Every year, thousands of students walk onto college campuses excited to start their postsecondary education. But many are in for a rude awakening: They cannot take regular college classes unless they first pass placement tests. For these students, college suddenly becomes longer and more expensive because they must complete one or more semesters of remedial courses that do not count toward a degree.
Students don’t have the time and money to waste sitting in remedial courses that represent a barrier to earning a degree. Many give up immediately, but others venture on, only to eventually run out of steam and drop out before meeting remedial requirements. According to the Community College Research Center, less than half of these students finish remedial courses and less than one-fourth of remedial students at community colleges go on to earn a certificate or degree within eight years.
One would expect that such high-stakes assessments would be appropriately administered and thoroughly reliable. The College Board and ACT did not develop their assessment tools as sorting mechanisms, but unfortunately, on many campuses, they are used to arbitrarily assign students to varying levels of developmental education. It is not uncommon for two students at different institutions with the same test score to get different placements—one in remediation and another in college-level work.
Two of the most common tests—the Accuplacer and COMPASS—can tell you the likelihood that a student placed in a college-level course will succeed. But because many institutions or systems set their own cut-off scores without conducting appropriate validity testing, the tests are not a statistically reliable tool for placing students.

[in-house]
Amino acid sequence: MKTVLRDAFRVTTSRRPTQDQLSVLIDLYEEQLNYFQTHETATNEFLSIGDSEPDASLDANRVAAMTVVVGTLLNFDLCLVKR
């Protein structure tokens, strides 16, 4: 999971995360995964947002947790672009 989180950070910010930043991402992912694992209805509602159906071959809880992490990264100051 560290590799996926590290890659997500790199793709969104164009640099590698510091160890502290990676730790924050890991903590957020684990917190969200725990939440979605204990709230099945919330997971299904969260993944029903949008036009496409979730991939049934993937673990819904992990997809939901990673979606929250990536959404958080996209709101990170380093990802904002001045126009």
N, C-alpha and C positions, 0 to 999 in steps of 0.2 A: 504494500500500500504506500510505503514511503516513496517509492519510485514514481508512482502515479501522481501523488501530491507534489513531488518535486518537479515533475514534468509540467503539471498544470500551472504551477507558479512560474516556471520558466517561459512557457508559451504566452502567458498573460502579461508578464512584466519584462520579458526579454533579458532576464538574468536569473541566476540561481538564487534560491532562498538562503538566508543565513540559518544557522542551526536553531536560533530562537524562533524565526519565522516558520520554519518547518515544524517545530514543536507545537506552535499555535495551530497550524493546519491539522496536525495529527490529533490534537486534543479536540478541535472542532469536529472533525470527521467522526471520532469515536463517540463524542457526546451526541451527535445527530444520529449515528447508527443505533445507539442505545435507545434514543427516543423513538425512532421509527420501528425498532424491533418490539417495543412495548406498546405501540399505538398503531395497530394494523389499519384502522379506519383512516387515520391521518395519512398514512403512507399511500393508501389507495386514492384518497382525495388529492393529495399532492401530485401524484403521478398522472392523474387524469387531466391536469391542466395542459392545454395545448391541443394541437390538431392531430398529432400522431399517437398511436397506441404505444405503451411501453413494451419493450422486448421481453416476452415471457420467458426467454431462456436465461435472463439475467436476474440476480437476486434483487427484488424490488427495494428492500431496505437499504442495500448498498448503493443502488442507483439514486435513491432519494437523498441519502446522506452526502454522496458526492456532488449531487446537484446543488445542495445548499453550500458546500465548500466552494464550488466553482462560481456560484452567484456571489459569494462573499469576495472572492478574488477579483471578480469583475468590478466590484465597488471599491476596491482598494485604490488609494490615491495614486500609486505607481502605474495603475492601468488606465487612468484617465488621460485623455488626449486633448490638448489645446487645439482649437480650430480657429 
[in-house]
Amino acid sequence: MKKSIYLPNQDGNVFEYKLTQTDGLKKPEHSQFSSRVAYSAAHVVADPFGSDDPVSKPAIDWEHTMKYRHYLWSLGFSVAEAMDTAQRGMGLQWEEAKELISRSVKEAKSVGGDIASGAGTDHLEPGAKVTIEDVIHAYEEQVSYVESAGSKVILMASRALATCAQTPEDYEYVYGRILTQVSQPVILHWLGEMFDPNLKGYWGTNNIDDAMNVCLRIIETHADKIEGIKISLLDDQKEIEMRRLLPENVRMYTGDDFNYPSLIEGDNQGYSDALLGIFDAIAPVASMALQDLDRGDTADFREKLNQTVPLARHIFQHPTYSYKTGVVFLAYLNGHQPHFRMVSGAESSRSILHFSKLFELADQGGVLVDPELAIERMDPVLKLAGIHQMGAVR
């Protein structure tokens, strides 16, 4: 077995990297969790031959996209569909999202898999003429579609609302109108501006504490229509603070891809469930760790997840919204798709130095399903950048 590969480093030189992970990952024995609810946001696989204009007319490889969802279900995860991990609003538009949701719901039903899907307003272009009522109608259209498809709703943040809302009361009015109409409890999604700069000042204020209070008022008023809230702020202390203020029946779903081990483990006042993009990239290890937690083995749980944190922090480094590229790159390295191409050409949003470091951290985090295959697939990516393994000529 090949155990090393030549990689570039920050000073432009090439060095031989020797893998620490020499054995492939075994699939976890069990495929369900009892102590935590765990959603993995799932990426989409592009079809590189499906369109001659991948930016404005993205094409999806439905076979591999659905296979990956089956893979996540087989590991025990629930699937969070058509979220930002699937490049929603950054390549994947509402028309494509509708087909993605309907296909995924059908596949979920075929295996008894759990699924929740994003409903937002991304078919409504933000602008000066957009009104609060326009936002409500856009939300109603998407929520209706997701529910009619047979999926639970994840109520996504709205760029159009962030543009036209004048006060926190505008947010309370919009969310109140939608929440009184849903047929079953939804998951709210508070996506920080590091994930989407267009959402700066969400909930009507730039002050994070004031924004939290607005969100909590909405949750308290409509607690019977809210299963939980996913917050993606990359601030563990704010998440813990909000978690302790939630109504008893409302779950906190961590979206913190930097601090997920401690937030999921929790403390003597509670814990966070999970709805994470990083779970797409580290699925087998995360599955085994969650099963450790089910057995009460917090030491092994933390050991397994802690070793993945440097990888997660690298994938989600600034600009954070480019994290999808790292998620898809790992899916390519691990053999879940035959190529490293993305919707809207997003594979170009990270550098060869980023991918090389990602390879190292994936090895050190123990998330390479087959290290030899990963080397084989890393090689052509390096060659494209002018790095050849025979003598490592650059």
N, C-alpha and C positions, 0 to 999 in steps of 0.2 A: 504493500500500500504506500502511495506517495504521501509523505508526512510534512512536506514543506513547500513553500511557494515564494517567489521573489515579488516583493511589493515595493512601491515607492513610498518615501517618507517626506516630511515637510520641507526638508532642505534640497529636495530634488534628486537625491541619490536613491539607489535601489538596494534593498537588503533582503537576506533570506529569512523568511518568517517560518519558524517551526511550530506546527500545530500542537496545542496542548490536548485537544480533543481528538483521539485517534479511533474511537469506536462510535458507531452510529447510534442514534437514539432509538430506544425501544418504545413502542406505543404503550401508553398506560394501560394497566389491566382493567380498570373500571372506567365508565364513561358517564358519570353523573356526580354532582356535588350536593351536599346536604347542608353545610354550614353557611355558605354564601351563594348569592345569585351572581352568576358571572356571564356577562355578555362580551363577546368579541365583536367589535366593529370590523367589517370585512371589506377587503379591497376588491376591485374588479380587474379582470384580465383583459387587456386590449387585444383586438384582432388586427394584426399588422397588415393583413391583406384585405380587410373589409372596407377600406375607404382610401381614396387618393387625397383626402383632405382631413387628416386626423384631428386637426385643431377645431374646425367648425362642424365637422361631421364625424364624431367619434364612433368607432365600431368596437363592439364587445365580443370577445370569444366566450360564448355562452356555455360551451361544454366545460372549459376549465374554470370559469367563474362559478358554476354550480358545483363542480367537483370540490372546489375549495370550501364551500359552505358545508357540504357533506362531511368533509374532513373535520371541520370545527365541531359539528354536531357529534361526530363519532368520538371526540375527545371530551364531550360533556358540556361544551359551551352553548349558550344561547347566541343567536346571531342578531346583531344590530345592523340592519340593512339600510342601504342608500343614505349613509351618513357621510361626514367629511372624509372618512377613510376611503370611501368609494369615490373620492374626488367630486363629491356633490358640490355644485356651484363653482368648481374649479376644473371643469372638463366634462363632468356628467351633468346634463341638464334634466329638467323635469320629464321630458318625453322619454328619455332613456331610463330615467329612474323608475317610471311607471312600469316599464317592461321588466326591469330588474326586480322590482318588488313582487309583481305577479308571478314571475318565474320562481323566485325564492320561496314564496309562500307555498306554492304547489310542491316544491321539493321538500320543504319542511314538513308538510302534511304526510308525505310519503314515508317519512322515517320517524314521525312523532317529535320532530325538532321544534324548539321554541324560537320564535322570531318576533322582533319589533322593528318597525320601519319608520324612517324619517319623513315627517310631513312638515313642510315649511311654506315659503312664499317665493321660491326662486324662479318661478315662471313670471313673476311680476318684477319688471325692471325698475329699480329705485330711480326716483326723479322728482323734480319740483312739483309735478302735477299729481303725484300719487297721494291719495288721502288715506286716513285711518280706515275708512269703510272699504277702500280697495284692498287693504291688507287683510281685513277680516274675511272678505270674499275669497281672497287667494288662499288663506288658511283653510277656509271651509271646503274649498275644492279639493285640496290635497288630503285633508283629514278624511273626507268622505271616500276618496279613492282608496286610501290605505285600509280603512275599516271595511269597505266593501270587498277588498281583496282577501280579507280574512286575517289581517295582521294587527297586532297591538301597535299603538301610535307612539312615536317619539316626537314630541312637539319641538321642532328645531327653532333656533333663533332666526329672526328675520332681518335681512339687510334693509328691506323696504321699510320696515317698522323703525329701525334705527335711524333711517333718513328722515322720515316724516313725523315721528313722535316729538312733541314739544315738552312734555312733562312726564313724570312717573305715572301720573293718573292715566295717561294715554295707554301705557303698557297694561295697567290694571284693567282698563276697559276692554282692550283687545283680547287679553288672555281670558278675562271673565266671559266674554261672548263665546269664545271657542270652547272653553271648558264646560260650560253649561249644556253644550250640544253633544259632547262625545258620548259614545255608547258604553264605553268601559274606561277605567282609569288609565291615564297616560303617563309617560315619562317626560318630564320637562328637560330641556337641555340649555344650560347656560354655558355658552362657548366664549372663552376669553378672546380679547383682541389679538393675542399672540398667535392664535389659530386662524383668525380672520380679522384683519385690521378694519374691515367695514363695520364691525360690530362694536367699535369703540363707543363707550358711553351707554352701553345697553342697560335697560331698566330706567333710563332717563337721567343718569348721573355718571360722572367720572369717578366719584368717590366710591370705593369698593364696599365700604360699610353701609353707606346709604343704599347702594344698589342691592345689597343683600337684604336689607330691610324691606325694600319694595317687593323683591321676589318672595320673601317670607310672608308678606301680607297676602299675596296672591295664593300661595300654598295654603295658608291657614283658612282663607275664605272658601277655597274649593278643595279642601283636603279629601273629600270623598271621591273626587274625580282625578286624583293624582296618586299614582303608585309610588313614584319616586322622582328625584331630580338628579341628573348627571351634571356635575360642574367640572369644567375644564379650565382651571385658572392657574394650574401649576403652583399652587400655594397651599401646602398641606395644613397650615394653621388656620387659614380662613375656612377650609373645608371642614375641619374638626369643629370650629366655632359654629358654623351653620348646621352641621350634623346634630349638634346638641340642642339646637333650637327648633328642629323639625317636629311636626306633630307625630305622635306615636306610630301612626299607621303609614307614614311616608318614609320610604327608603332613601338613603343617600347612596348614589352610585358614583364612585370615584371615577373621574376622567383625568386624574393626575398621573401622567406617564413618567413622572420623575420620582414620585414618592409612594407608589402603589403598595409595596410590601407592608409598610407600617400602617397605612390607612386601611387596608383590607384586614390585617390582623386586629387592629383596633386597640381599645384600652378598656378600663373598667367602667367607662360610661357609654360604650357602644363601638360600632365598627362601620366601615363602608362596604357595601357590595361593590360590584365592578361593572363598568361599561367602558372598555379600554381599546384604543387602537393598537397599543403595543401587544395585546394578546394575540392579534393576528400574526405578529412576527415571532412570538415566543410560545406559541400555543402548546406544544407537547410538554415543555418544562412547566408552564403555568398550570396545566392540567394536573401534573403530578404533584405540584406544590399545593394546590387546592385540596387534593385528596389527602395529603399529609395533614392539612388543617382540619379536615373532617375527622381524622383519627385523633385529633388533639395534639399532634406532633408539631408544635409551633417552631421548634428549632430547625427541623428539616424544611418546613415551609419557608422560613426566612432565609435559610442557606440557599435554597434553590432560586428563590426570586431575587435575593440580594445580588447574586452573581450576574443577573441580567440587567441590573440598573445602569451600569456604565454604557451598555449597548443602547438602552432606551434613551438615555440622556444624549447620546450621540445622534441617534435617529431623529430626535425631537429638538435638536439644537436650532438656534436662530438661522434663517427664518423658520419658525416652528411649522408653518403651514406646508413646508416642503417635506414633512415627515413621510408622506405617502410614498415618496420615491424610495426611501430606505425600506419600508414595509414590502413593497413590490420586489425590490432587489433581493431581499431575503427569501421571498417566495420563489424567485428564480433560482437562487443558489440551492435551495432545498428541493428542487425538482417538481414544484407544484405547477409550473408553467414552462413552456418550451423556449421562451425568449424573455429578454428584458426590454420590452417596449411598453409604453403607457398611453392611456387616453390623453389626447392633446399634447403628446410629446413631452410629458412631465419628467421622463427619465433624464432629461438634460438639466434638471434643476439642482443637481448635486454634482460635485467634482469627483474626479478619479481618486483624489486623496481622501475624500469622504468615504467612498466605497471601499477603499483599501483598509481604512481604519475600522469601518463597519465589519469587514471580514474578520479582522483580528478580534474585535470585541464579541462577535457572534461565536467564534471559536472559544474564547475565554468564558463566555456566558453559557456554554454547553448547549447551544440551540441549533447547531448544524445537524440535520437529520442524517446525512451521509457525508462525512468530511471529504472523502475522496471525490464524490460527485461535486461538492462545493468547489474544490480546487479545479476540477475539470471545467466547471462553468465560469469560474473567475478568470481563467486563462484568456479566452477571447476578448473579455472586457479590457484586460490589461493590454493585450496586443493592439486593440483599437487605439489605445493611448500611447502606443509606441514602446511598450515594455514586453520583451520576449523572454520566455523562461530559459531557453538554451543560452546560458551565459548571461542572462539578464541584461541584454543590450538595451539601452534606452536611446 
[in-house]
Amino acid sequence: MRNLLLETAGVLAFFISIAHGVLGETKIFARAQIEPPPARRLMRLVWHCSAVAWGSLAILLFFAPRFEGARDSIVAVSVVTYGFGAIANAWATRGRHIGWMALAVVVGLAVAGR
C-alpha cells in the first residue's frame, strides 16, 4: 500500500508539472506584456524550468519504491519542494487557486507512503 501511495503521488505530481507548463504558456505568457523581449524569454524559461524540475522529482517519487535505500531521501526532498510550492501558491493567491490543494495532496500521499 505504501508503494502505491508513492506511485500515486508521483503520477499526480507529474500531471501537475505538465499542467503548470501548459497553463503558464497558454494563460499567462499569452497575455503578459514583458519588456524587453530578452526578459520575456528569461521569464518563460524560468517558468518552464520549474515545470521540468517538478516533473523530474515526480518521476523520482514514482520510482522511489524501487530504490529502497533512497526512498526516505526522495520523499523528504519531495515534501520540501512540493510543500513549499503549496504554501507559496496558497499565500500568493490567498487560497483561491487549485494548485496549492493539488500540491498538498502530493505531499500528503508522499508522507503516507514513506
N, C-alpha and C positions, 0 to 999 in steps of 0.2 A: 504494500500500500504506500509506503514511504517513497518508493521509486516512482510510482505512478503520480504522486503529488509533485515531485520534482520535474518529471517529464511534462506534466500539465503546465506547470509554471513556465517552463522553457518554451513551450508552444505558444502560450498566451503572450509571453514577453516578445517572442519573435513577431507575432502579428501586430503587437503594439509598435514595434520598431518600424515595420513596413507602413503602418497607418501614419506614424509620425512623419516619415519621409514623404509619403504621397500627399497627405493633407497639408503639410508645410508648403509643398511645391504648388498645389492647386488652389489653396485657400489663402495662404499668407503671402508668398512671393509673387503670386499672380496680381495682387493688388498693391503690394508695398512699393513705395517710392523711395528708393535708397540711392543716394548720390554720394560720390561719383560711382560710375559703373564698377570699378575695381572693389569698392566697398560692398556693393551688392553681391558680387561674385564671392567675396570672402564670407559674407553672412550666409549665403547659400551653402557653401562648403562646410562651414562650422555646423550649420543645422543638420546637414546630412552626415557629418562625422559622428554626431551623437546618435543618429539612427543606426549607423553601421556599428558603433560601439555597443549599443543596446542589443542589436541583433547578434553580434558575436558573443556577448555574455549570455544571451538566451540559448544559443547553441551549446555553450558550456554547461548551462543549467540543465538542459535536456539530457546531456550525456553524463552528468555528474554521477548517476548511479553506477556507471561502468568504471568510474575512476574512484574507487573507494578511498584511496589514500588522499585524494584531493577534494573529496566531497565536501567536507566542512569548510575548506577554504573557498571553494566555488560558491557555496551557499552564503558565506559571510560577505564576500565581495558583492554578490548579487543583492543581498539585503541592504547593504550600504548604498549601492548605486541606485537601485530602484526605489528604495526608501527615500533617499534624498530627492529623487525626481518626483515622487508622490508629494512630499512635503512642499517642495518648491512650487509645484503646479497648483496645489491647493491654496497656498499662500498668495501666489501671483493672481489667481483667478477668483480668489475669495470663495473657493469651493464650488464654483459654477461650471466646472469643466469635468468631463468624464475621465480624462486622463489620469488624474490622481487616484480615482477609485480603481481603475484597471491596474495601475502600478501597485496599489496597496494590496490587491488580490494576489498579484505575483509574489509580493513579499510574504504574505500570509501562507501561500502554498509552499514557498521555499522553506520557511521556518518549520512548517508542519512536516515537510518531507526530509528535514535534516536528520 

Recent research from the CCRC, MDRC and WestEd also reveals some troubling practices on how institutions both administer the exams and use the results. On many campuses, students are unaware that they need to take a placement test, are unable to access resources on how to prepare, and don't understand the high-stakes nature of the exam. As a result of these practices, the assessments tell us little about a student’s ability to succeed in college-level courses and more about how institutional practice often stands in the way of student success. Complete College America recently released a report that underscores the devastating consequences of a broken remediation system on college completion rates.
Evidence is building that assessments stand in the way of student success. A study conducted by CCRD in Virginia community colleges found that many students who placed into remedial courses, but who chose to enroll directly into college-level courses, were just as successful as those who took a semester of remediation. In addition, models like the Accelerated Learning Project at the Community College of Baltimore County and the Structured Assistance Program at Austin Peay University have shown that students who are typically placed in up to two levels of remediation can be successful at college-level courses if provided additional academic support. Most impressive about these models is that they eliminate the phenomenon of students never enrolling in college-level courses, which significantly improves college-retention rates.
States should follow Colorado's lead—they're planning a new system that will eliminate the use of cut scores on assessments as a sorting tool. Instead, the state’s community colleges are considering the use of diagnostic assessments that provide students and faculty better information on academic deficiencies and other non-cognitive factors like motivation. This more precise information will more effectively determine whether students can be successful in college-level courses, or at the very least, enable more appropriate placement into a remedial experience that specifically addresses their needs.
In addition to improving assessment systems, schools should implement low-cost and reasonable fixes, like providing short tutoring sessions prior to assessment, discouraging students from taking the test on the same day they enroll, providing practice tests online, and fully informing students of the potential consequences of their performance on the assessment. These moves can help avoid a faulty placement that can deter student success.
Given that the current system of assessment and placement may be the greatest hurdle to college success, our nation can’t afford to ignore it. According to the Georgetown University Center on Education and the Workforce, by 2018, 63 percent of jobs in America will require some form of postsecondary education or training. Reforming the system will drastically improve the college success of thousands of students who want nothing more than to earn a credential and find a well-paying job.